Colorado renewed and expanded its mandate for electric vehicles to take over the state new car market in coming years, passing a requirement for EVs to make up 82% of dealer lots by 2032.
The vote Friday came as the Colorado Automobile Dealers Association offered reasons for optimism about the tougher mandate with news showing ultra-low emissions vehicles made up 17% of the new car and light truck market in the third quarter of 2023.
The Air Quality Control Commission on Friday approved a staff recommendation for a “Colorado Clean Cars standard,” which largely adopts California’s rules requiring auto manufacturers to sharply ramp up their offerings of electric and plug-in hybrid electric vehicles starting in model year 2027. Colorado has an existing clean cars mandate that expires in 2025 with dealer inventory in EVs set at 25%.
Environmental groups and state energy officials welcomed the move to set percentages that include targets of 51% of sales in 2028, and 68% in 2030. Many, however, wanted the AQCC to go further and adopt all of California’s nation-leading clean car standard, which requires a 100% EV market in 2035.
Colorado energy and electrification officials have said they believe that when the car market has hit more than 80% domination by any one drive train, the transition to all-electric or other clean fuels like hydrogen is all but guaranteed.
“The AQCC stopped short of enacting the strongest possible Colorado Clean Car rules. As a result, we have more work to do to hit our climate goals in the transportation sector and to address our air quality crisis,” according to a statement after the vote from a coalition of environmental and justice groups including Earthjustice, Womxn from the Mountain, GreenLatinos Colorado and the Natural Resources Defense Council. “Colorado is ready for zero-emission vehicles, and we are in fact in the top five states in the country in terms of EV sales. Colorado is ready for a full clean cars rule.”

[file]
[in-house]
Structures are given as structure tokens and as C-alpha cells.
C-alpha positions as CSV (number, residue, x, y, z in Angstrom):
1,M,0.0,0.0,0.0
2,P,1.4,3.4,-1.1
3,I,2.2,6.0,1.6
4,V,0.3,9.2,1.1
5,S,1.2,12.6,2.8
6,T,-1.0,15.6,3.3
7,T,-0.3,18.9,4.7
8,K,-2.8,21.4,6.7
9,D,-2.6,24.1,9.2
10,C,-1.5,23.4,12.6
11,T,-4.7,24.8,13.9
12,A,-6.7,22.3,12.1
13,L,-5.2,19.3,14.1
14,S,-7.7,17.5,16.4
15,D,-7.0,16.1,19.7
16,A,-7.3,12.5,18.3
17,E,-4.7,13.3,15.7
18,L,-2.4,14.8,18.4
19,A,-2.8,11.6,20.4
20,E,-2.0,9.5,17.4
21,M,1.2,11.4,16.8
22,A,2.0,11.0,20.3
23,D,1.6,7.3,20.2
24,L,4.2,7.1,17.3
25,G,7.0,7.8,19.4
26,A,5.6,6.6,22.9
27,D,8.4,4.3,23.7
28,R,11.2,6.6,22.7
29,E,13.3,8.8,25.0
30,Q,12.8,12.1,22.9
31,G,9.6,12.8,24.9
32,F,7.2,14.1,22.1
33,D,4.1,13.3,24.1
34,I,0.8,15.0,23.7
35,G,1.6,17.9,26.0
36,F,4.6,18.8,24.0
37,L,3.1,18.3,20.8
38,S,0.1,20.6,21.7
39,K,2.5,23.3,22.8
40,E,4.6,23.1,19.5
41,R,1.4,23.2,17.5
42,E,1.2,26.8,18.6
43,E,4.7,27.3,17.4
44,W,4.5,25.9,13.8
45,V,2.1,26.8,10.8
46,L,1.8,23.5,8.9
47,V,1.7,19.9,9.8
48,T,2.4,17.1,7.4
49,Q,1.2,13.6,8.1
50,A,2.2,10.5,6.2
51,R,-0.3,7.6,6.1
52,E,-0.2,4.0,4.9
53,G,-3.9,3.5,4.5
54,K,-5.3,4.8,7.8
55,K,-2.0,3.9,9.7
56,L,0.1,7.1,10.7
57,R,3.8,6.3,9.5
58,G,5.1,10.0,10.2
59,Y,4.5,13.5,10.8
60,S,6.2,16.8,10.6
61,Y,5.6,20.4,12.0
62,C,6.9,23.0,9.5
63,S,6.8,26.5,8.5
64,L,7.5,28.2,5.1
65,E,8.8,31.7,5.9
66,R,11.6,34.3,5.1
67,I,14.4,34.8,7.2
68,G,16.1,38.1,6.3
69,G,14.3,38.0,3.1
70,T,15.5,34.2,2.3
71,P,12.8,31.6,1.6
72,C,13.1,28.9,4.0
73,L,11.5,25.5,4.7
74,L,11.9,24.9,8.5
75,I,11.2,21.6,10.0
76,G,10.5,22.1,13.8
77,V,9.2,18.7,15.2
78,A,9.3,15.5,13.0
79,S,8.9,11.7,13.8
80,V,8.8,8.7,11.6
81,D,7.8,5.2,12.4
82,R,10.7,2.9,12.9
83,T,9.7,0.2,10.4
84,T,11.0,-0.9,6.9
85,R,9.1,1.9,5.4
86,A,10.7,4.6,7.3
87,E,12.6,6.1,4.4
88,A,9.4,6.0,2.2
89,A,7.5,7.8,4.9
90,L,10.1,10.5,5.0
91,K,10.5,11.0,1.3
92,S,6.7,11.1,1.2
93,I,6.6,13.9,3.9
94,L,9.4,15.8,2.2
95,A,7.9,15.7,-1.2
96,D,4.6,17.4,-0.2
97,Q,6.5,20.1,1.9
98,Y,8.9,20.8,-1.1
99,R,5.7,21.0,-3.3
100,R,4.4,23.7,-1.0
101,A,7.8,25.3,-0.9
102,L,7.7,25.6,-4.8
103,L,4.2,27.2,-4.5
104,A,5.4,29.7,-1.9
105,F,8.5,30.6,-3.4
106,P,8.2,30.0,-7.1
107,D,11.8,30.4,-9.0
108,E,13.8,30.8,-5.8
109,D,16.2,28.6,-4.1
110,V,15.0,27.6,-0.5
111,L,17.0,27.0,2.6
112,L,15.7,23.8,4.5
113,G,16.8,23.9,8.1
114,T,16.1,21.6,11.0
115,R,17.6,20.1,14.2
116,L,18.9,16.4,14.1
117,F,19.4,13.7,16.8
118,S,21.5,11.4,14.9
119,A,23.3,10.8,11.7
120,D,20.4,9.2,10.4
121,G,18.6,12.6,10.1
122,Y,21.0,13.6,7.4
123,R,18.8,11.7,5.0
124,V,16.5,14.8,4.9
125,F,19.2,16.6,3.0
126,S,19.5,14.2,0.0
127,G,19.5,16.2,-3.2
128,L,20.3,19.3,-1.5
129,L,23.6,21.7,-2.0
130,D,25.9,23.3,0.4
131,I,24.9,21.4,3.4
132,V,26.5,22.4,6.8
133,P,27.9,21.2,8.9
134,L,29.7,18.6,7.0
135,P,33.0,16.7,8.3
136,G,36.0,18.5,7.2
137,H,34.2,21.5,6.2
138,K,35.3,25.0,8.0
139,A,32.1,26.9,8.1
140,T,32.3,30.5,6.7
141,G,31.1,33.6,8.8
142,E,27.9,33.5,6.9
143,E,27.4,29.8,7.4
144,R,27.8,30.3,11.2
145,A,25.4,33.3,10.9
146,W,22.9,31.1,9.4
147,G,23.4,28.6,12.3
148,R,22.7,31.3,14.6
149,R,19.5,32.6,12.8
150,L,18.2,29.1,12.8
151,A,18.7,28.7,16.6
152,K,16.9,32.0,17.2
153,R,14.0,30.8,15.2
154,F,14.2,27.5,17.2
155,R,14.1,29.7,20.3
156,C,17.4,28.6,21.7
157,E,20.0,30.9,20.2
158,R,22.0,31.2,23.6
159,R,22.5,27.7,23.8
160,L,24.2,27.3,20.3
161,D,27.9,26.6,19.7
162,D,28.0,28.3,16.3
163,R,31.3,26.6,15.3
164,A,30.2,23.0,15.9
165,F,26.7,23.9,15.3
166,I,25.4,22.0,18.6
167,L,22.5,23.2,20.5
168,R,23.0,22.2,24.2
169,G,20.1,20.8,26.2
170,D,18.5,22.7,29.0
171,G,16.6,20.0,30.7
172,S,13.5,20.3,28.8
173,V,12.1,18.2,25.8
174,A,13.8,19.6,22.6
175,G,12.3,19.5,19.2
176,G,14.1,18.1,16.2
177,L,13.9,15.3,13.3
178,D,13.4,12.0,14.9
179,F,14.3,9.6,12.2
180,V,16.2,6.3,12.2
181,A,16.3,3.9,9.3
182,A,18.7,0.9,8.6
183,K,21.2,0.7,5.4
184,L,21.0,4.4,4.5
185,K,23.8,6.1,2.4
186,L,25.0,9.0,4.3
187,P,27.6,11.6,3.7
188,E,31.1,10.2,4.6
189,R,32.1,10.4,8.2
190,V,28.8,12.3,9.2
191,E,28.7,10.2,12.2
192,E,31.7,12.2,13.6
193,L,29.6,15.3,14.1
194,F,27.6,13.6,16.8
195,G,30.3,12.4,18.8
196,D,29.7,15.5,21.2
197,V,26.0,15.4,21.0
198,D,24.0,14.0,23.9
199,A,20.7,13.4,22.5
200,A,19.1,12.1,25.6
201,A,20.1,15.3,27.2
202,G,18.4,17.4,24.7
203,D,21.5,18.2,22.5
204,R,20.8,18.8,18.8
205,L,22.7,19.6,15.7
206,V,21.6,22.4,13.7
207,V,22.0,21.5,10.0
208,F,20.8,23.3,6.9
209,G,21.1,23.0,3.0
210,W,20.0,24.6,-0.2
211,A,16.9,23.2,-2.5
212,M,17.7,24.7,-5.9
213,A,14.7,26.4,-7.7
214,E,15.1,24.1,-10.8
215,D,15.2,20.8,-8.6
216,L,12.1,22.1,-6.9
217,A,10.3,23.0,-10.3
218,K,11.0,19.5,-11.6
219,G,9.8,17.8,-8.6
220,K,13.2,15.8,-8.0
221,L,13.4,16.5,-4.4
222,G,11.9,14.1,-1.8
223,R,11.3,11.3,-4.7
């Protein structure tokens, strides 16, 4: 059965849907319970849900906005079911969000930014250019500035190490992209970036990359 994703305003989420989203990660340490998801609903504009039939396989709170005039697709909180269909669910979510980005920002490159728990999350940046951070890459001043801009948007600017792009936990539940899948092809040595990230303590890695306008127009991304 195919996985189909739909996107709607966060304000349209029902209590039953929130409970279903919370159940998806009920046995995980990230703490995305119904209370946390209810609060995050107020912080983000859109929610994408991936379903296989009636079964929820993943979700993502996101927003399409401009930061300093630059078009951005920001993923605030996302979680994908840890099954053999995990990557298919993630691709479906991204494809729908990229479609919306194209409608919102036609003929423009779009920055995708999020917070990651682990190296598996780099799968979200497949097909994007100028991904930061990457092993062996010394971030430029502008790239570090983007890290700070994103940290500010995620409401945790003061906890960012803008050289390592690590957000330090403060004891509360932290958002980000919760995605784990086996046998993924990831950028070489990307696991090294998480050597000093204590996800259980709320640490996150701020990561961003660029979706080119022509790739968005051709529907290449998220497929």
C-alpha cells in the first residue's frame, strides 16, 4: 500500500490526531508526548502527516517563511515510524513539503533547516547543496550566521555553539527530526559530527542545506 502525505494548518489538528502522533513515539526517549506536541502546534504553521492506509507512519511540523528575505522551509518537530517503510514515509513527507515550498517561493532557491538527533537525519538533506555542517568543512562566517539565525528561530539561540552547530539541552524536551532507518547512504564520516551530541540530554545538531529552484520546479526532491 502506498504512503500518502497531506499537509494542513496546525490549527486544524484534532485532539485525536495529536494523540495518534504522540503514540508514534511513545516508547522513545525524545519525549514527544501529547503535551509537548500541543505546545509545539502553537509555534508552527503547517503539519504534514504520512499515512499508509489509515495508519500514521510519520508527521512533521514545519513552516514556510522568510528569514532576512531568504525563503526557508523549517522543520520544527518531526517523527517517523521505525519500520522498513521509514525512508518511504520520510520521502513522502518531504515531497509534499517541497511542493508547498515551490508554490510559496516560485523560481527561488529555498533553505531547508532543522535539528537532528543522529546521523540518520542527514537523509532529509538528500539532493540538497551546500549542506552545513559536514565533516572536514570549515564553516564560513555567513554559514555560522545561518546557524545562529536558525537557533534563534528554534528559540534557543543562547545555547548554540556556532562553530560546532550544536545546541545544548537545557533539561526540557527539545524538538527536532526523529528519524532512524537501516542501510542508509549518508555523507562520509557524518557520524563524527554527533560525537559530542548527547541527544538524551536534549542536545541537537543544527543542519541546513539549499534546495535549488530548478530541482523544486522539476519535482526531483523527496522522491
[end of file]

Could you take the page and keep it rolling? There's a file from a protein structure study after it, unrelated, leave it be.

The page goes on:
The new clean cars rule also requires tougher emission standards for new cars powered by fossil fuels in an effort to combat volatile organic compounds and other pollution that contributes to Colorado Front Range ozone violations.
The Environmental Defense Fund said it was pleased to see the AQCC direct staff to bring forward a plan to extend the new clean cars mandates through 2035.
The standards “will dramatically cut climate pollution and help clean up the air that Coloradans breathe,” said Larissa Koehler, director of vehicle electrification and senior attorney for the fund. “More zero-emitting vehicles in Colorado also means a more robust market for Colorado consumers, and that will mean even more savings for Coloradans who choose to buy a new zero-emitting car or truck.”
The EDF said Colorado is the ninth state to adopt the second phase of California’s clean car rules, and the first in the Mountain West.
Colorado’s previously announced greenhouse gas emissions goals rely on the state having nearly a million electric vehicles on the road by 2030. Colorado Energy Office Executive Director Will Toor says the state is on track for those targets. The auto dealers’ quarterly new sales report shows combined sales of EVs and PHEVs, which have both a gasoline engine and a plug-in battery pack, at 17% of the latest period’s total.
That amounts to 9,446 new clean vehicles on the road in the third quarter, said Matthew Groves, CEO of the dealer association.
Environmental groups were less pleased with another AQCC decision last week, giving final approval to a set of rules controlling greenhouse gas emissions at 18 large industries such as Molson Coors, Leprino Foods and the Suncor refinery. The new rules require 20% cuts of greenhouse gases from the group by 2030, from a 2015 benchmark.
But environmental groups have pointed out that because some of the companies have already replaced equipment and cut emissions from the 2015 marker, the new rules allow them to actually increase emissions between now and 2030 and still stay within the law.
An EDF analysis says Colorado will miss its 2025 and 2030 greenhouse gas emission targets.
“At a time when Colorado communities need leaders to advance strong action that protects their health and their future, regulators instead adopted a rule that puts Colorado in reverse, allowing industry to increase its pollution,” said Katie Schneer, a senior climate analyst for EDF.